‘Long Overdue’: Washington Post Corrects Articles About Steele Dossier
The Washington Post on Friday corrected two articles and altered a dozen others in an attempt to respond to discrepancies that had emerged between its reporting and what was known about the dossier compiled by ex-British spy Christopher Steele.
The Post, owned by Amazon founder Jeff Bezos, had long insisted that Sergei Millian, a Belrusian-American businessman, was one of Steele’s sources. But its stories, which relied on two sources it did not name publicly, were increasingly undermined as time went on, most recently a grand jury indictment against Igor Danchenko, who has been described as Steele’s “primary sub-source.”
Danchenko is accused of falsely telling FBI agents on four separate occasions that he spoke with Millian over the phone. But authorities discovered he had never spoken to Millian.
The indictment and “further reporting” drove the Post to correct two pieces—one originally published in 2017 and another in 2019, the Post said in editor’s notes appended to the stories.
A dozen others were altered to remove all references to Millian.
Sally Buzbee, the paper’s executive editor, said in a story published by the paper the indictment and other information “created doubts” about Millian’s alleged links to the dossier.
“We feel we are taking the most transparent approach possible,” Buzbee said.
Millian told The Epoch Times in a Twitter message that the correction was “long overdue.”
“Truth finally prevailed,” he said.
Jeffrey McCall, professor of communication at DePauw University, told The Epoch Times that “it’s very unusual to see a news organization step forward so plainly to correct reporting that was done, in this case, a couple of years ago.”
“This is a remarkable development,” he said.
While the corrections were a positive development, the Post should also publish the names of the sources that were relied upon and explain why they were shielded from public view in the first place, he added.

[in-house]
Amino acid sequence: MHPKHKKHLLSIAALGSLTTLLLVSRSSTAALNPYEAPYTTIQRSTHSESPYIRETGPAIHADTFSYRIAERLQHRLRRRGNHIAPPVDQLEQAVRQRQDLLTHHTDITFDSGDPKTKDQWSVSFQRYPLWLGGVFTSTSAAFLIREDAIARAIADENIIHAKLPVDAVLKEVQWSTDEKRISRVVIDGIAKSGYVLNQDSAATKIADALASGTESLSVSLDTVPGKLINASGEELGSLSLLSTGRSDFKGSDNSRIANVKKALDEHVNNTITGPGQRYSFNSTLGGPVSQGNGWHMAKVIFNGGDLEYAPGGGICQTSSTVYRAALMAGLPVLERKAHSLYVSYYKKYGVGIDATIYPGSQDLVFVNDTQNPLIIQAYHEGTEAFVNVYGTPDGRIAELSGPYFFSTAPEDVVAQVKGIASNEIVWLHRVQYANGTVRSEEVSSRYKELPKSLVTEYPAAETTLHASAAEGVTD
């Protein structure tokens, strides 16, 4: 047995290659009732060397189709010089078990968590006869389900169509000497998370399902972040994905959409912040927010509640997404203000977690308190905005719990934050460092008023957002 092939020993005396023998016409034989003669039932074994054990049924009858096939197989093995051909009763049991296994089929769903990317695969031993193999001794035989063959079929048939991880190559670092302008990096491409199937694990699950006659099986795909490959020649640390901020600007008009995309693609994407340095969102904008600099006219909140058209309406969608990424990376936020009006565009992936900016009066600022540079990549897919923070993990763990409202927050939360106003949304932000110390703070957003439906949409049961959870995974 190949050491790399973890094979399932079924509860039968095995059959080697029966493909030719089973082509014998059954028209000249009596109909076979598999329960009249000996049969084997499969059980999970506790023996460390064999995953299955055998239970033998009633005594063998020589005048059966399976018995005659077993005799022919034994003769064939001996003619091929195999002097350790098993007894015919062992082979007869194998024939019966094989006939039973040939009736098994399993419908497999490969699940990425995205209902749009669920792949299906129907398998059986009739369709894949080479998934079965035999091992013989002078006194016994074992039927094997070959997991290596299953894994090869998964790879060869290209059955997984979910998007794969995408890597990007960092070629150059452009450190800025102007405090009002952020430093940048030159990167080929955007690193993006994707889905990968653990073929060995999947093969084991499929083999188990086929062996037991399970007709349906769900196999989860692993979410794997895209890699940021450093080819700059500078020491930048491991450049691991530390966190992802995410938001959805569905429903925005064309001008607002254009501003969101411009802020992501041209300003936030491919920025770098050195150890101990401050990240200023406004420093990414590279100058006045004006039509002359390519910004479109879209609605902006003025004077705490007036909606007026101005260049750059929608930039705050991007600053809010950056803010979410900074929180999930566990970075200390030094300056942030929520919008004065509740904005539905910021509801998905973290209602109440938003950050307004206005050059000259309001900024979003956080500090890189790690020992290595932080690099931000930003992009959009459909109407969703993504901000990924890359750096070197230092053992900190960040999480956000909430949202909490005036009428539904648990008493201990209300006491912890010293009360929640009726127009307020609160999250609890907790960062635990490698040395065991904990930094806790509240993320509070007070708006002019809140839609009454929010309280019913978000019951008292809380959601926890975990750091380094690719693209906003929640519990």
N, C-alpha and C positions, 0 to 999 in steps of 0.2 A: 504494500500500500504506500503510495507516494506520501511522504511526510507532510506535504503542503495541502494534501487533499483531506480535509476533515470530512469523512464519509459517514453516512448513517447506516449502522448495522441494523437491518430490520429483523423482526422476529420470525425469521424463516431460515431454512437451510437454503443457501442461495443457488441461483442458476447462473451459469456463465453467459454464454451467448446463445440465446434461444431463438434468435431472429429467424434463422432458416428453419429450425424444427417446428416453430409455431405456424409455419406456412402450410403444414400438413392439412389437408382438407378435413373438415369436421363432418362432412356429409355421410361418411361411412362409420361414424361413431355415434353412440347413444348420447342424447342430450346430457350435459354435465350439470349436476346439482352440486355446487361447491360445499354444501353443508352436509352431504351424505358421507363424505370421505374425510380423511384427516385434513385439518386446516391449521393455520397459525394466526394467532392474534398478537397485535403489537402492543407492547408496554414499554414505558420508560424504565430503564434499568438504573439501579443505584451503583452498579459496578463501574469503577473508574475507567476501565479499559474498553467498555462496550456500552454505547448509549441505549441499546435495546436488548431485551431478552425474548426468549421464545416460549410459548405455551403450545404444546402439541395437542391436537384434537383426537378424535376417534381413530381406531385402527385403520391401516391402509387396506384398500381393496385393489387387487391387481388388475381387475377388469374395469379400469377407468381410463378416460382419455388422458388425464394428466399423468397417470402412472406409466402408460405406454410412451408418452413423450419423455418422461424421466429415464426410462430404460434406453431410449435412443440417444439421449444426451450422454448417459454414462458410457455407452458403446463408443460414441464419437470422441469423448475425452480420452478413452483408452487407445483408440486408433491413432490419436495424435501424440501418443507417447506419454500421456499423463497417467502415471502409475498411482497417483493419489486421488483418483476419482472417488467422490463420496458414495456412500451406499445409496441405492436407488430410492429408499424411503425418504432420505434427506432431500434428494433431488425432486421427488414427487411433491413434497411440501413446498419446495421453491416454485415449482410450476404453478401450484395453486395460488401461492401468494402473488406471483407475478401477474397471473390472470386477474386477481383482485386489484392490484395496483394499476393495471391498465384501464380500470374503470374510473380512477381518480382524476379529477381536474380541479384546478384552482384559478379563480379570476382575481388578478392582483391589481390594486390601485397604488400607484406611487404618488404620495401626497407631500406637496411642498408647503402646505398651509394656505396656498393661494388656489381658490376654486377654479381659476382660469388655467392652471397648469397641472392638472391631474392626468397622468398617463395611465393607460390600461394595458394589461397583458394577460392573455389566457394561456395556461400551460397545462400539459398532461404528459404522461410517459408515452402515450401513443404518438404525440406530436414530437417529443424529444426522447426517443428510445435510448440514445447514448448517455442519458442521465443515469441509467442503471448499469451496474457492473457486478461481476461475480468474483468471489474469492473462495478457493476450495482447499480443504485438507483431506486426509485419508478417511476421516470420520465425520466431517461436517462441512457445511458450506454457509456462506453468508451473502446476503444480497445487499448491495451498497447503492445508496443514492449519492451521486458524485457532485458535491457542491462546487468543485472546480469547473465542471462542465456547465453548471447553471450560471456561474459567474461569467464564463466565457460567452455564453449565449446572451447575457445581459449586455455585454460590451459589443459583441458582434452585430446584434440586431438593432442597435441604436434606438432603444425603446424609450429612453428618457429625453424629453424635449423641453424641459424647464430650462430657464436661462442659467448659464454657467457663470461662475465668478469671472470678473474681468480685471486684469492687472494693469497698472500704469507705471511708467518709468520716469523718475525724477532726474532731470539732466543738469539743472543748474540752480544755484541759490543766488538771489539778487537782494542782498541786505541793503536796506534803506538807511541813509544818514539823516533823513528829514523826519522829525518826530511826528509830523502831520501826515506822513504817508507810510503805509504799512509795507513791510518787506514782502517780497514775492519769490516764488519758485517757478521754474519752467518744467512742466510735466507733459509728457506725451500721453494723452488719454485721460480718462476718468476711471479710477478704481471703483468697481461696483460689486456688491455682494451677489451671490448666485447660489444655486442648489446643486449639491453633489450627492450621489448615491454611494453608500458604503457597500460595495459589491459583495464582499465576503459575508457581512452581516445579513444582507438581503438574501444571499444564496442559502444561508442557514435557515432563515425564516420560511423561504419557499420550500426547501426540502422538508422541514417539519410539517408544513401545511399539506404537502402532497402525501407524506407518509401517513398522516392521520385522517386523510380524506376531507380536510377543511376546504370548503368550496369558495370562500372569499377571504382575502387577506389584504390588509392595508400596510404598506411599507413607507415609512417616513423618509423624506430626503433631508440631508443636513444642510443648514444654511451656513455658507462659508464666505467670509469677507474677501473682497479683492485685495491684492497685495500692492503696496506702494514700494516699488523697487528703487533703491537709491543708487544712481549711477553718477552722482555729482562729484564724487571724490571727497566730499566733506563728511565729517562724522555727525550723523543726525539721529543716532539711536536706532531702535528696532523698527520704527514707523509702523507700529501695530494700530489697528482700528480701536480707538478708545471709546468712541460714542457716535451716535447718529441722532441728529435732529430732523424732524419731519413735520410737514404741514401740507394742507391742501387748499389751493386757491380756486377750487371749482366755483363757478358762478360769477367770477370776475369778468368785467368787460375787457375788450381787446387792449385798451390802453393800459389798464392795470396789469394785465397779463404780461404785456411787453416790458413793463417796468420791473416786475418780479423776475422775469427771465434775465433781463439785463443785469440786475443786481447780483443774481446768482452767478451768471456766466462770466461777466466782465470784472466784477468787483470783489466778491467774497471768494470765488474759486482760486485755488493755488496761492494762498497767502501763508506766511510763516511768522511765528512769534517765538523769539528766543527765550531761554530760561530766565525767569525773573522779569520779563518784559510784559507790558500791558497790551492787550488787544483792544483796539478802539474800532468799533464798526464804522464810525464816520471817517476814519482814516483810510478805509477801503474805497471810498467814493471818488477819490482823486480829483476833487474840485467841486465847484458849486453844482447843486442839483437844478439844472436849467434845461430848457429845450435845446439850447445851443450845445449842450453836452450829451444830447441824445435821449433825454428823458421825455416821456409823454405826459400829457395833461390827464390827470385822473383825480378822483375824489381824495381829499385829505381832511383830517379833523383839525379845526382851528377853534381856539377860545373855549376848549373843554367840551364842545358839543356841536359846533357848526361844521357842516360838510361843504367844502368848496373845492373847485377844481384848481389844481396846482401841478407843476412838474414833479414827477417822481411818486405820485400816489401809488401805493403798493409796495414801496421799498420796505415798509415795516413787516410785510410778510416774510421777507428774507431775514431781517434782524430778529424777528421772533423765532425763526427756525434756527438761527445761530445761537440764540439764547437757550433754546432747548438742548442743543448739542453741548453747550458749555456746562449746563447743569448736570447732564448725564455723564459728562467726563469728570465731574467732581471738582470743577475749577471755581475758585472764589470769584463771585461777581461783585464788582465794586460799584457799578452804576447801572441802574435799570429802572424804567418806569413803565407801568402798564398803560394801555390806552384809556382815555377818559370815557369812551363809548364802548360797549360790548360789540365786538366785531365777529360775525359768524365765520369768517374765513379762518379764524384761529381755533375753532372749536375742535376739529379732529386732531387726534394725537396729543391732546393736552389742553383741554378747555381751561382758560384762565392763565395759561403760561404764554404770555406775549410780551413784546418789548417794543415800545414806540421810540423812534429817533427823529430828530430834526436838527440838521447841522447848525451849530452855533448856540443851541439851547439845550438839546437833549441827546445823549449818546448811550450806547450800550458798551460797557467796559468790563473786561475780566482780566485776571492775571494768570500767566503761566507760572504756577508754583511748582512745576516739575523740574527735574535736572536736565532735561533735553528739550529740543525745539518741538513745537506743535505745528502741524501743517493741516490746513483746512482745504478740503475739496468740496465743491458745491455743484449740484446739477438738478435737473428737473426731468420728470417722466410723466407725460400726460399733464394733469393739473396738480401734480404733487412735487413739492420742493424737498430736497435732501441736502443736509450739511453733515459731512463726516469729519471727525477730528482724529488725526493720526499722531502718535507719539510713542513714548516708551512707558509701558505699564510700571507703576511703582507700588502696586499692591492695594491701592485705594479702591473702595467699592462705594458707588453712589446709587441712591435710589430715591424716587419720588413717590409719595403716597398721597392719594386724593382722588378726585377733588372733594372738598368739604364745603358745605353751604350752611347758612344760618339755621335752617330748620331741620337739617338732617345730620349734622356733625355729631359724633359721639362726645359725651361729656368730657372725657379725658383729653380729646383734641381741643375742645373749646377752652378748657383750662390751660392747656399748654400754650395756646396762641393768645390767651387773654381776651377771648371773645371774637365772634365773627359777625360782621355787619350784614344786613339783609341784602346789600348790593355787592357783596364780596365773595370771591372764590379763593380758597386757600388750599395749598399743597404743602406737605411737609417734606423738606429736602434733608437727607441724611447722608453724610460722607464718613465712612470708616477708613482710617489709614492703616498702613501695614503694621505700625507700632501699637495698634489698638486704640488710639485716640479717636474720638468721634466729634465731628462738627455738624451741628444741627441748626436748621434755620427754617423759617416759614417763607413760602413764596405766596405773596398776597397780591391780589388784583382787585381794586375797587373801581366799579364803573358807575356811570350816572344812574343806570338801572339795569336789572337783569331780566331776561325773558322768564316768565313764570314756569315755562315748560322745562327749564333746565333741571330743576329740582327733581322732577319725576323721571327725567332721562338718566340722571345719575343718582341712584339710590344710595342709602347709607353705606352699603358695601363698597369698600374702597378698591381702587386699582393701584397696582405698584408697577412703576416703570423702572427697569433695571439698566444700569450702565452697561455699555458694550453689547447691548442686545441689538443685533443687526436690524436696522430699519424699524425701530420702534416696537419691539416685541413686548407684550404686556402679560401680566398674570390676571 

A spokeswoman for the paper declined to comment beyond the editor’s note.
Instead of naming the sources, the Post continued to cite them. In one note, the paper said one of the sources believes the new information, including the indictment, “puts in grave doubt” the claim Millian was a source for Steele. The other was said to have declined to comment.
Rosalind Helderman and Tom Hamburger, the co-authors of both corrected stories, did not respond to requests for comment. Each shared a Post story about the corrections on their Twitter feeds.
Helderman, though, has not deleted posts on Twitter about Millian, including a Feb. 7, 2019, missive that called him “a key source for the Steele dossier.”
Media experts say the best practice is to update readers on every channel when corrections are issued.
Reporting on the dossier by the Post and a slew of other outlets, including The New York Times, has been increasingly undermined.
Steele was revealed to have been paid by Fusion GPS, a firm that was itself hired by Hillary Clinton—the Democratic presidential candidate facing off against then-candidate Donald Trump in the 2016 election—and the Democratic National Committee. His sources have been revealed as a cast of characters with links to the Clinton network, including Michael Sussmann, a Clinton campaign lawyer.
Sussmann was charged last month with lying to the FBI about a claim that there were secret communications between the Trump Organization and a Russia Bank. Steele has said he received the information from Sussmann, and ultimately included it in his series of unsubstantiated reports. The allegation was reported by multiple news outlets, many of which later corrected their stories.
Another source was Charles Dolan, according to special counsel John Durham. Dolan is a long-time Democrat Party operative. Dolan’s role was not previously known before.